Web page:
John C. Smith, who was appointed as junior pastor with Amos Sparks in 1830, recalled in a book entitled Reminiscences of Early Methodism in Indiana, that Amos Sparks was 'a most unique man full of good common sense, of marked eloquence and power in the pulpit, and popular with the people.' According to Smith, Sparks's annual salary in 1830 was $175.00.
After 1835, Amos Sparks gave up traveling a circuit, probably because of family responsibilities, but he continued as a 'local minister' until his death. According to Beach, 'Brother Sparks was a good man and a firm believer in an Evangelical Ministry, called by the Holy Ghost to the work, and feeling 'woe is me if. I preach not the Gospel.' Said he, 'I do not believe anything else is true religion, but which we can feel and enjoy.'
When the 1850 census was taken, Amos Sparks was living in Shelbyville, Shelby County, Indiana. His occupation was given as 'Shoemaker,' his age as 64, and his birthplace as Maryland.
26.2 Amos Sparks died on January 11, 1867, at the age of 82. His wife died sometime prior to 1867--the exact date has not been discovered. They were the parents of the following children:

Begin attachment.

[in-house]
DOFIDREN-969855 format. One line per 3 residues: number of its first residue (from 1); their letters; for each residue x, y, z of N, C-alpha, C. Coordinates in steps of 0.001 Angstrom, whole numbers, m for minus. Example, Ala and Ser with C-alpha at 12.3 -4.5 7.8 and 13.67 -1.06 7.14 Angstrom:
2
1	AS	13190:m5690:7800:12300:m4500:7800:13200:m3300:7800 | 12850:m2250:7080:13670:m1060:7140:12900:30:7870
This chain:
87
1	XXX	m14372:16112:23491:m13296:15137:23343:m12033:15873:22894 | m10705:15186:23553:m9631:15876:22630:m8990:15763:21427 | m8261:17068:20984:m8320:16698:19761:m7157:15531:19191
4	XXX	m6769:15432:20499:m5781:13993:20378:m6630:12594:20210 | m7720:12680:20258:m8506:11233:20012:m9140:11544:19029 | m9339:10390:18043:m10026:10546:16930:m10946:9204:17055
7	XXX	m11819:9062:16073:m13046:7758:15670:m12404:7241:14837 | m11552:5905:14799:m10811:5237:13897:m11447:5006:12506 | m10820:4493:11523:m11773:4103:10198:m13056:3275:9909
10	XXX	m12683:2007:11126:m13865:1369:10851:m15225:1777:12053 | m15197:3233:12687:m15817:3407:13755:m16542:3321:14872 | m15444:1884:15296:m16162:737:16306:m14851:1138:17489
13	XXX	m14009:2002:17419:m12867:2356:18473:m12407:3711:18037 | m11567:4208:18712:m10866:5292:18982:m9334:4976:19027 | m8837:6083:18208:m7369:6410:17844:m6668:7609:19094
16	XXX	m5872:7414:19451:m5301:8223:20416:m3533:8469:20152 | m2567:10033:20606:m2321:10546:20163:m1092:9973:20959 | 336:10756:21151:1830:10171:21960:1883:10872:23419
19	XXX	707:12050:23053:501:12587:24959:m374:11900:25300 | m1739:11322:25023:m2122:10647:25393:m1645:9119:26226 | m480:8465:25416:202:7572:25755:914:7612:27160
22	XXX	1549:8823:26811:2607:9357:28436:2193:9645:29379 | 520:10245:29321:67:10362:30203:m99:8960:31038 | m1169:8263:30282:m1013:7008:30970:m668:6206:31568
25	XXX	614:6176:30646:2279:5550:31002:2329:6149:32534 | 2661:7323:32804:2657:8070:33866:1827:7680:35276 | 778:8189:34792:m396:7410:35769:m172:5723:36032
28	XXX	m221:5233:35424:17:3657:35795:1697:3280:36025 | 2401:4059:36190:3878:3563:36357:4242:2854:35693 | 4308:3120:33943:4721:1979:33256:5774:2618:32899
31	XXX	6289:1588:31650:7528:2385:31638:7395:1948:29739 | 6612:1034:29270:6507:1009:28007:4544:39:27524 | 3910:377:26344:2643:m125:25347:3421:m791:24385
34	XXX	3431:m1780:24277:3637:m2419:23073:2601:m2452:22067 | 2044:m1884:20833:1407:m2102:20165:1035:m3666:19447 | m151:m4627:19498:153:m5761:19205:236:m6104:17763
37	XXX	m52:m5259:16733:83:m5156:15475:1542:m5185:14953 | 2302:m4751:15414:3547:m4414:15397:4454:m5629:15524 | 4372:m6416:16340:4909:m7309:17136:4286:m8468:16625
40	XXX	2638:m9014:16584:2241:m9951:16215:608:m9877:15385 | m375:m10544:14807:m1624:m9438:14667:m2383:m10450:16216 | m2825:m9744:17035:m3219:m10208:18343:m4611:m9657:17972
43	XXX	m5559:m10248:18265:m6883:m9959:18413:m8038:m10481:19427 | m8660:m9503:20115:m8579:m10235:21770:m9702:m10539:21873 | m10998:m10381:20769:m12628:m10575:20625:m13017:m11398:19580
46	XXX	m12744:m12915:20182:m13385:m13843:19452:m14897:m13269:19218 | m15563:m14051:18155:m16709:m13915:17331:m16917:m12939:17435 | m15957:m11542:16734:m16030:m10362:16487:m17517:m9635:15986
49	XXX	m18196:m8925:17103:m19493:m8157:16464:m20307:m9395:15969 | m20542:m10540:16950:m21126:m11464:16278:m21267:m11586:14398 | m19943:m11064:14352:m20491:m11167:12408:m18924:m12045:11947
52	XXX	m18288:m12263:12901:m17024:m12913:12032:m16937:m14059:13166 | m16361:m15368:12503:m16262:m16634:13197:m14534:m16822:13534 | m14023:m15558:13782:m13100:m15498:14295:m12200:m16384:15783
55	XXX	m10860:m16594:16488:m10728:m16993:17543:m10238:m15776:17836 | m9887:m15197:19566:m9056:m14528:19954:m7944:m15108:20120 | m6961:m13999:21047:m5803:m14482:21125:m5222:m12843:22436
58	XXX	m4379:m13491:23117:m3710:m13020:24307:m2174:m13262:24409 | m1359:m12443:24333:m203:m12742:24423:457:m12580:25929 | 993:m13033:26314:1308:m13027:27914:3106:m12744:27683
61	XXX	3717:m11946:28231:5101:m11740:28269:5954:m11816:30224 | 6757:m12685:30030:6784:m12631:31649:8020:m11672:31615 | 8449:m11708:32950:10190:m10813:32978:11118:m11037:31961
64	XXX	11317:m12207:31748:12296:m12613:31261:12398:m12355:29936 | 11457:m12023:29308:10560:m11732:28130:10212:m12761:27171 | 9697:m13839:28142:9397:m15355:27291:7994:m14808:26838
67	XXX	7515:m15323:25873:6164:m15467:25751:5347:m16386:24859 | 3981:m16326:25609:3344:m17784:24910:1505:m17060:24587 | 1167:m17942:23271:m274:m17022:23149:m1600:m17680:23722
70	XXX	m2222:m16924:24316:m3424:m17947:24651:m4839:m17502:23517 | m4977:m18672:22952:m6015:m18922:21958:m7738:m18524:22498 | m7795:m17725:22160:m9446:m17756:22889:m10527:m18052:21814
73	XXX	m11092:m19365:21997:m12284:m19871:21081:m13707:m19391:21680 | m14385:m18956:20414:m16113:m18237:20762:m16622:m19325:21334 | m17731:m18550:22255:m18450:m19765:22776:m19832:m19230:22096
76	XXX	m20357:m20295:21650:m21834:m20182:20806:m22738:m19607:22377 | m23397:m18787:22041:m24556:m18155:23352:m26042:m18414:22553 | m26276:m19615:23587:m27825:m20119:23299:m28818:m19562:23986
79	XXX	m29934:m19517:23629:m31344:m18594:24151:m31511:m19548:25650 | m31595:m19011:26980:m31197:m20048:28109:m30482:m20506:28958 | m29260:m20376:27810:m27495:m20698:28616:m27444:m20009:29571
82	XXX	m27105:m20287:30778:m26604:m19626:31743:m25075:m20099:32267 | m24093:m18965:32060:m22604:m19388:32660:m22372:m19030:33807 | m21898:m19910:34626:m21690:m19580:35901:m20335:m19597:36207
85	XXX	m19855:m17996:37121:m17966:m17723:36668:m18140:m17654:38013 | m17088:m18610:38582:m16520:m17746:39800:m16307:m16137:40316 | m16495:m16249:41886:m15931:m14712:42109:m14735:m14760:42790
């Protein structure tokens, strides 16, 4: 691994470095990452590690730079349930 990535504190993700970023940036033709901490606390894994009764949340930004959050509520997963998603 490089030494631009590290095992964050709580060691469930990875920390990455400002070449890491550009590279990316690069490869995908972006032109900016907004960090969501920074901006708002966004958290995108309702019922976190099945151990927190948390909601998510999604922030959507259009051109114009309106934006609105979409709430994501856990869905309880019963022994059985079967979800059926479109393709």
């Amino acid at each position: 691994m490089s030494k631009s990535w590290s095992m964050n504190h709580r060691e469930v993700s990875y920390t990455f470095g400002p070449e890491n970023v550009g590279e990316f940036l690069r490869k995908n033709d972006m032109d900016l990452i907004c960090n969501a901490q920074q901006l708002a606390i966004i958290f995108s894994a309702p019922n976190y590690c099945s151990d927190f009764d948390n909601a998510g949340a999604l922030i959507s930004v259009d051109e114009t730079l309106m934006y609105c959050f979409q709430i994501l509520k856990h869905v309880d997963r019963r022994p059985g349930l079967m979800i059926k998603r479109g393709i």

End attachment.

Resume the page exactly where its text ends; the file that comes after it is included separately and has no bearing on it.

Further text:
26.2.1 Noah Sparks, born January 11, 1807.
26.2.2 Jeremiah Sparks, born November 16, 1808.
26.2.3 Jesse Sparks, born January 12, 1810.
26.2.4 Bathsheber Sparks, born May 30, 1813.
26.2.5 Benjamin A. Sparks, born November 16, 1815.
26.2.6 Asa A. Sparks, born November 10, 1817.
26.2.7 May Sparks, born February 17, 1819.
26.2.1 Noah Sparks, eldest son of Amos and Nancy (Borough) Sparks, was born in Ohio on January 11, 1807. According to the family Bible, he married Susanna Woodward on May 6, 1826. The births of their first three children are recorded in the family Bible as follows:
22.214.171.124 Mary Jane Sparks, born June 13, 1828.
126.96.36.199 Nancy Sparks, born December 12, 1829.
188.8.131.52 Amanda Sparks, born August 22, 1833.